Planned Parenthood is trying once again to block a Lubbock, Texas ordinance that protects unborn babies by banning abortions within city limits.
On Tuesday, the abortion chain and other groups asked a federal judge to reconsider his decision to throw out their lawsuit against the Lubbock Sanctuary City for the Unborn ordinance, Everything Lubbock reports.
U.S. District Judge James Wesley Hendrix dismissed the lawsuit in early June, ruling that Planned Parenthood lacks jurisdiction. As a result, Planned Parenthood, the only abortion facility in the city, stopped aborting unborn babies in the city.
Lubbock is the largest city in the U.S. – and the first with an abortion facility – to pass an ordinance to protect unborn babies from abortion. In May, residents voted overwhelmingly in favor of the ordinance, which bans abortions within city limits and allows private citizens to sue abortionists for violating the ban.
But Planned Parenthood is not giving up without a fight. Hendrix dismissed its first lawsuit without prejudice, meaning Planned Parenthood could sue again.
SUPPORT LIFENEWS! If you like this pro-life article, please help LifeNews.com with a donation!
Here’s more from the local news:
The main reason cited in [his] June 1 dismissal was lack of standing, meaning, in the court’s eyes, Planned Parenthood had not done enough to prove it suffered injuries caused by the city.
In its motion Tuesday, Planned Parenthood argued that the dismissal allows the city to defy the decisions of the Supreme Court.
“The Court’s ruling on standing in effect permits the City to defy the decisions of the Supreme Court of the United States and eliminate the core protection of a constitutional right with impunity,” the motion said.
In the lawsuit, the abortion chain also argued that a ruling in its favor could pressure the city to repeal or amend the ordinance and discourage people from filing lawsuits against abortionists, as the ordinance allows.
Hendrix, in his ruling last month, said he does not have the ability to stop private citizens from suing abortionists under the ordinance, according to the Avalanche-Journal.
“Because the ability to remedy a plaintiff’s injury through a favorable decision is a prerequisite to a plaintiff’s standing to sue—an ability absent here—the Court dismisses the case for lack of jurisdiction,” Hendrix wrote.
He said the burden is on Planned Parenthood “to show an injury that is fairly traceable to the city’s conduct,” KJTV reports.
In a statement in June, Planned Parenthood said it will stop doing abortions until they are “legally permissible,” Everything Lubbock reports.
“The ban on abortion violates patients’ constitutional right to an abortion, and we’re in court to block this ban for Lubbock patients,” the statement read. “The Lubbock abortion ban creates significant barriers and the need to travel a minimum 600-mile round trip or out of state for patients seeking to obtain an abortion.”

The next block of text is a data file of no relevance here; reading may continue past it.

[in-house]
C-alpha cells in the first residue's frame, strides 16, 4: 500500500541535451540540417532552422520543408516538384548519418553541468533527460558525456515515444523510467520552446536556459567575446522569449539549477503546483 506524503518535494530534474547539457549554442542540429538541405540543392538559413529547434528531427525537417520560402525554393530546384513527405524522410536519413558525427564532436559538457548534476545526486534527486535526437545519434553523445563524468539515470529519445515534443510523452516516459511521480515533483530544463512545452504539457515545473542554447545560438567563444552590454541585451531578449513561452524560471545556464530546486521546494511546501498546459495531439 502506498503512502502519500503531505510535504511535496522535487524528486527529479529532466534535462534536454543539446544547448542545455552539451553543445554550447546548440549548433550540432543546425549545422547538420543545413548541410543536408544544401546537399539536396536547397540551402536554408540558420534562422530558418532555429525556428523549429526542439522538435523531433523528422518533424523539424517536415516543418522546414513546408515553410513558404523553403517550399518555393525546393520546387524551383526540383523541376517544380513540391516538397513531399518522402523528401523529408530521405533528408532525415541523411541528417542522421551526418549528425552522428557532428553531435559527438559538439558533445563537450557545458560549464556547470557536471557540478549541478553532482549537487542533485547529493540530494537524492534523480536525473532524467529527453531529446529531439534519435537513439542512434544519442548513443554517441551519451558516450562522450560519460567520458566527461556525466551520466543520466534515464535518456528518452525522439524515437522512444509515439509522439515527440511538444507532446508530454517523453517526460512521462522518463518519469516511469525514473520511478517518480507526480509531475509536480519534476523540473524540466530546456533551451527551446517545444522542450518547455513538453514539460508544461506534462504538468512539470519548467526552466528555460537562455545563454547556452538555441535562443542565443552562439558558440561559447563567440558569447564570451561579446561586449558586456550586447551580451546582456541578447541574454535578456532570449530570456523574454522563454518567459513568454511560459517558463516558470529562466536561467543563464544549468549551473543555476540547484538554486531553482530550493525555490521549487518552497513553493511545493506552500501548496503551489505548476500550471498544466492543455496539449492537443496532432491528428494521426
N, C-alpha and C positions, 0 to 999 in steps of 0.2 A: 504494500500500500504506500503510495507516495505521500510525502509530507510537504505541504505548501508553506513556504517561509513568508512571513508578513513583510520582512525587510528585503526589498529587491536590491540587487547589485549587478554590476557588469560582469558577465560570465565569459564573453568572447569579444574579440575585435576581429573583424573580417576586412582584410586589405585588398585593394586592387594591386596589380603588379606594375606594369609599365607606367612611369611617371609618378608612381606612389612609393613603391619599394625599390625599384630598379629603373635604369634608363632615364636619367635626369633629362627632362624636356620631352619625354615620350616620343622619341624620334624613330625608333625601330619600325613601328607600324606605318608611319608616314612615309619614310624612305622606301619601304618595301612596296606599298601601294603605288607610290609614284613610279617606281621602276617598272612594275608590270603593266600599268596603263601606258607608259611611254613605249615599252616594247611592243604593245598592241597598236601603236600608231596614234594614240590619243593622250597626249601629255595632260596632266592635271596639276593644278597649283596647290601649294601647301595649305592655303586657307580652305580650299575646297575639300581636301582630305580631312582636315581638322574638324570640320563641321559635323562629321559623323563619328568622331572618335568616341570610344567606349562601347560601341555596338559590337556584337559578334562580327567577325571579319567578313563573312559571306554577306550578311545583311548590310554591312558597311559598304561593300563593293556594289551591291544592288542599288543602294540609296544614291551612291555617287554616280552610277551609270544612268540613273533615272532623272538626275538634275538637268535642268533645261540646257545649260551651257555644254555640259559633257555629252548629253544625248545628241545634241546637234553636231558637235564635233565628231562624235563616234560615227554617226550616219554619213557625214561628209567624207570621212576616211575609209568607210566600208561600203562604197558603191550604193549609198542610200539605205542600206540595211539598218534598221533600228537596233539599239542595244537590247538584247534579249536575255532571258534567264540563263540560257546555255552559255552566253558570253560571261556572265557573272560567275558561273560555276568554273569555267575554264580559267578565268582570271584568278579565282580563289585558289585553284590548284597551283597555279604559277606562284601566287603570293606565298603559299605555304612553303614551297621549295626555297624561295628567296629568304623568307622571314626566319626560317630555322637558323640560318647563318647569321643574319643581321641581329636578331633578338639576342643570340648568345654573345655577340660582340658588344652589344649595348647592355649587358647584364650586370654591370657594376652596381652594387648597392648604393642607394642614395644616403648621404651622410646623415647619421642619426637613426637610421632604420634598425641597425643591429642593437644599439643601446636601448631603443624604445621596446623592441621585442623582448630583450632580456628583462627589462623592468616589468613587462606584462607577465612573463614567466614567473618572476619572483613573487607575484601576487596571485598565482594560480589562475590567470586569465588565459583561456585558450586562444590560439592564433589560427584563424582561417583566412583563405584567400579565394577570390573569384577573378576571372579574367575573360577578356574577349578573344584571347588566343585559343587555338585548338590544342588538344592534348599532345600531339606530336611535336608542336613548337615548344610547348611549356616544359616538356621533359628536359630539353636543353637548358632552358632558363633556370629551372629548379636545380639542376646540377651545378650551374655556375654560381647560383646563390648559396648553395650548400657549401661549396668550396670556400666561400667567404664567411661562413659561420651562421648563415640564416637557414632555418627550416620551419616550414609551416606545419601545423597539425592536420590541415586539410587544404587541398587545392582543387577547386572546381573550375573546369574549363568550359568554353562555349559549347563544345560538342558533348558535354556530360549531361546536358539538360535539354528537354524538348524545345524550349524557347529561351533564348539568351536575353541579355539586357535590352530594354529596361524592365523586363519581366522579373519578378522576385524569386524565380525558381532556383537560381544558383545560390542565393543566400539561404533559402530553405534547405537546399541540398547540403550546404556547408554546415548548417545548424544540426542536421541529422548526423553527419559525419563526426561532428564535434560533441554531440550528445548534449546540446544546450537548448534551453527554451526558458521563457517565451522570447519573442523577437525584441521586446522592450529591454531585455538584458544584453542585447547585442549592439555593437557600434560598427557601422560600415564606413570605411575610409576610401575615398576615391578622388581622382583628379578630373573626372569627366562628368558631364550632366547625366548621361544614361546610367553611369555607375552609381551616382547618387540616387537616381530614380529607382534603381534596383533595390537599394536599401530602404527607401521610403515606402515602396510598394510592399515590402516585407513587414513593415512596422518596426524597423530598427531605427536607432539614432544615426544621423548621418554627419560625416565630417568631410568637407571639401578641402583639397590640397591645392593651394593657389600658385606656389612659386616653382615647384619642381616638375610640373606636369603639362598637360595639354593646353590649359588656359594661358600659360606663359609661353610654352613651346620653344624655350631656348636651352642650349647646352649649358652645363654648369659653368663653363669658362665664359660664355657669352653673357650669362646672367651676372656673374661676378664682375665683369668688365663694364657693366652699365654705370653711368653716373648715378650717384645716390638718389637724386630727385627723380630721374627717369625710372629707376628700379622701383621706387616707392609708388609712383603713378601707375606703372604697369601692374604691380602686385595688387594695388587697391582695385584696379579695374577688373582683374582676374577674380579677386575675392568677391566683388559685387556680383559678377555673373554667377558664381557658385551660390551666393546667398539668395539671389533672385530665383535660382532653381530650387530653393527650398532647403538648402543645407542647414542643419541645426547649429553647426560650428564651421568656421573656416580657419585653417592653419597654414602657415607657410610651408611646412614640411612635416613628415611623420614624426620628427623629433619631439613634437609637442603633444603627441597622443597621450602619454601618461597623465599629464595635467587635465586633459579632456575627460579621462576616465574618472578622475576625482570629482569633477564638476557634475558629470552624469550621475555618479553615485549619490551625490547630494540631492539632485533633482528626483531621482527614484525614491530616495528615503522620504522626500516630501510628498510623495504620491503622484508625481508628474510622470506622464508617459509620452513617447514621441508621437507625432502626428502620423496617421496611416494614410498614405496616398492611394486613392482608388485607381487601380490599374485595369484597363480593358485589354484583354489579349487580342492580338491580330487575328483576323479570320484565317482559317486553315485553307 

The Sanctuary for the Unborn ordinance recognizes that unborn babies are valuable human beings who deserve to be protected under the law. It prohibits abortions within city limits and outlines legal consequences for abortionists who abort unborn babies. It does not penalize women who seek or have abortions, and it does not prohibit abortions when the mother’s life is at risk.
The ordinance has both public and private enforcement mechanisms. The public enforcement mechanism establishes fines against the abortionist and anyone who helps with an abortion within city limits, but it cannot be enforced until Roe v. Wade is overturned.
However, the private enforcement mechanism is immediate. It makes abortionists and those who help them “liable in tort to a surviving relative of the aborted unborn child, including the unborn child’s mother, father, grandparents, siblings or half-siblings,” meaning the abortionist can be sued for aborting an unborn child.
It is this liability on which Planned Parenthood’s lawsuit primarily focuses. It argues that the ordinance “imposes a substantial liability on anyone who procures, performs, aids or abets an abortion in Lubbock” and therefore places a substantial burden on women’s access to abortion.
More than 30 cities in Texas, Nebraska and Ohio have passed Sanctuary for the Unborn ordinances, and others are considering action this summer.
Abortion activists have tried to stop the Sanctuary for the Unborn effort. Last year, pro-lifers won another victory when the American Civil Liberties Union dropped its lawsuit challenging Sanctuary for the Unborn ordinances in seven other Texas cities.